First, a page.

Cameron Koch: Video games not to blame for real violence

Cameron Koch

Our generation is sick. We are prone to irrational acts of violence and relish in the pain of others.

Or so many of the older generation would have us believe.

In the wake of the tragedy at Sandy Hook Elementary School and other recent shootings, politicians, parents and advocacy groups were quick to point out a new “culture of violence” corrupting our youth as a primary reason for mass shootings. They blamed violent movies and video games as desensitizing the masses into making us think that killing and murder are somehow O.K.

But here’s the thing – they are wrong.

Wayne LaPierre, executive vice president of the National Rifle Association, held a press conference Friday to address criticism and talks over stricter gun control laws. Rather than address an existing problem, LaPierre opted to direct criticism away from his group and instead blame something he understands nothing about.

“There exists in this country, sadly, a callous, corrupt and corrupting shadow industry that sells and sows violence against its own people,” LaPierre said.

He went on to name numerous violent video games such as “Mortal Kombat,” and even cited an Internet flash-based game by the name of “Kindergarten Killers” as a prized piece of evidence at how corrupt and sickly our youth culture is.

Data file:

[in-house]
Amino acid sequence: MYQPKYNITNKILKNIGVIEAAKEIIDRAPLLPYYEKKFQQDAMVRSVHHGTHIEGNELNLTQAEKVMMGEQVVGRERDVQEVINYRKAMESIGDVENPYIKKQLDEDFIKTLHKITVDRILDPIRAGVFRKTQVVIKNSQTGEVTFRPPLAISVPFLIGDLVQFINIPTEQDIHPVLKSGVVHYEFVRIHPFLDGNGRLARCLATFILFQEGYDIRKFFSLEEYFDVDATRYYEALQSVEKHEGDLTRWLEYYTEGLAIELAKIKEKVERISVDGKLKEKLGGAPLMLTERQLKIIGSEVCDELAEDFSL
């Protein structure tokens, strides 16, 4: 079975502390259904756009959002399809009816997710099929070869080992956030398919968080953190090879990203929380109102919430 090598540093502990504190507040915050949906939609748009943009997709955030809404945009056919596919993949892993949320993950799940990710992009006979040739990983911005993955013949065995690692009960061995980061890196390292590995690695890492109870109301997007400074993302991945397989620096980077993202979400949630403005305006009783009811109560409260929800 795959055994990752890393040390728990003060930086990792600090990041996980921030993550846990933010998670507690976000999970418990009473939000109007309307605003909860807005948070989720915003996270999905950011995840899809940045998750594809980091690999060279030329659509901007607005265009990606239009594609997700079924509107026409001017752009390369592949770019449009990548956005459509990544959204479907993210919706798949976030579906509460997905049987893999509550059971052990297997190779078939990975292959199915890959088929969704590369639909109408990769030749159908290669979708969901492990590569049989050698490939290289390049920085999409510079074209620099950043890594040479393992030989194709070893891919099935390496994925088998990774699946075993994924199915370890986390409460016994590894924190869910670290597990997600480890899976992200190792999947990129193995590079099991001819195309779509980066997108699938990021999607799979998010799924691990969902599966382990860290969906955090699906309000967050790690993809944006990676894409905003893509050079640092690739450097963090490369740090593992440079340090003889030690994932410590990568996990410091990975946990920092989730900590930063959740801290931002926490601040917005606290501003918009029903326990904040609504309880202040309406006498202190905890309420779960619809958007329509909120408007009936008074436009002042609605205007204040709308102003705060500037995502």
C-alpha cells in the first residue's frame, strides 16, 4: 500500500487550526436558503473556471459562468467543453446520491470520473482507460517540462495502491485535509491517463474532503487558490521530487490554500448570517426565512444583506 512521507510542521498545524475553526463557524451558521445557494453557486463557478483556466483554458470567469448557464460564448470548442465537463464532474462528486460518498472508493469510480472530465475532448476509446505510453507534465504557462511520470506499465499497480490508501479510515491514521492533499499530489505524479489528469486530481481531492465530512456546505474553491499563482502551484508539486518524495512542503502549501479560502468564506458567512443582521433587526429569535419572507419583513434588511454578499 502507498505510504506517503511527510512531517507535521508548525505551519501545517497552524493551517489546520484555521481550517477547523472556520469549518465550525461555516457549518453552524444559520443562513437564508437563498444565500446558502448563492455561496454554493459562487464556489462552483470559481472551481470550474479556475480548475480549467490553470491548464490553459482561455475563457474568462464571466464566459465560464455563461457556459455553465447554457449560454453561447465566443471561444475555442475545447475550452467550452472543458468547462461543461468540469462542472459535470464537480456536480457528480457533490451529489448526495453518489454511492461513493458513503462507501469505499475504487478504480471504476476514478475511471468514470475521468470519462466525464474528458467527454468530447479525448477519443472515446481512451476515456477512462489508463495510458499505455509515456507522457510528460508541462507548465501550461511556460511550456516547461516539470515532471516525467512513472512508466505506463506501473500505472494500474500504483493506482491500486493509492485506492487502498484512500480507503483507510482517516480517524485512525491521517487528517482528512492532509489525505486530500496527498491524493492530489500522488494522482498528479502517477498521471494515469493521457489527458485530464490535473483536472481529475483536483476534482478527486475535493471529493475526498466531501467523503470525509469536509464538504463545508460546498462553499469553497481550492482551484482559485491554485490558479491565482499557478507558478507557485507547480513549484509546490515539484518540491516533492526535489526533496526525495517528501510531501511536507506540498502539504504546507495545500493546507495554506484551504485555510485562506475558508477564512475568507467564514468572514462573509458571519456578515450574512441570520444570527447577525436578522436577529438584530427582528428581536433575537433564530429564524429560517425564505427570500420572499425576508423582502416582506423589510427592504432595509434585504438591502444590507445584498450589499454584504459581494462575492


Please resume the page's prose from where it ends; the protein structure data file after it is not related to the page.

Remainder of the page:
Sen. Jay Rockefeller (D-W.V.) has proposed a bill calling for a study on the effect of violent media on children.

“Major corporations, including the video game industry, make billions on marketing and selling violent content to children,” Rockefeller said. “They have a responsibility to protect our children. If they do not, you can count on the Congress to take a more aggressive role.”

Both LaPierre and Rockefeller seem to think the entertainment industry is making it their goal to turn kids into killing machines. Does violent media have an effect on the developing minds of children? The answer is yes. But here is a brilliant observation – this violent media isn’t for kids.

In case you don’t know, movies have ratings. So do games. Certain films and games are not for children. This doesn’t mean that kids can’t get their hands on them. Just like underage drinking, where there’s a will, there’s a way. However, the responsibility ultimately falls to parents to know what type of media their kids are taking in, and whether or not they are mature enough to handle more mature content.

The NRA routinely speaks about how the vast majority of gun owners, millions upon millions of Americans, are law-abiding citizens who would never commit the heinous crimes like we’ve seen in the past year. It’s not the gun that kills people, but rather the people behind the gun, the group says.

Apparently, this argument doesn’t apply to violent media. Millions play “Call of Duty” every day on their Xbox or PlayStation to have a good time. Millions flocked to movie theaters to watch James Bond in his new film do what Bond does best – kill people. Do you see those same people rampaging throughout our country killing everything in sight? Of course not. We are law abiding-citizens, just like everybody else. We are just as disgusted and horrified by recent events as everybody else.

We know the difference between right and wrong. We know the difference between reality and virtual reality. I know I can’t dive through a window and land perfectly while shooting three bad guys in midair. I know I can’t magically heal bullet wounds by hiding behind a wooden crate. And I know killing is wrong, despite what I do for entertainment. The sooner the older generation catches up with the times and learns the difference between real and make believe, the sooner we can move on and address problems that actually exist. 

Editor’s note: Cameron Koch has previously written video game reviews for the Herald.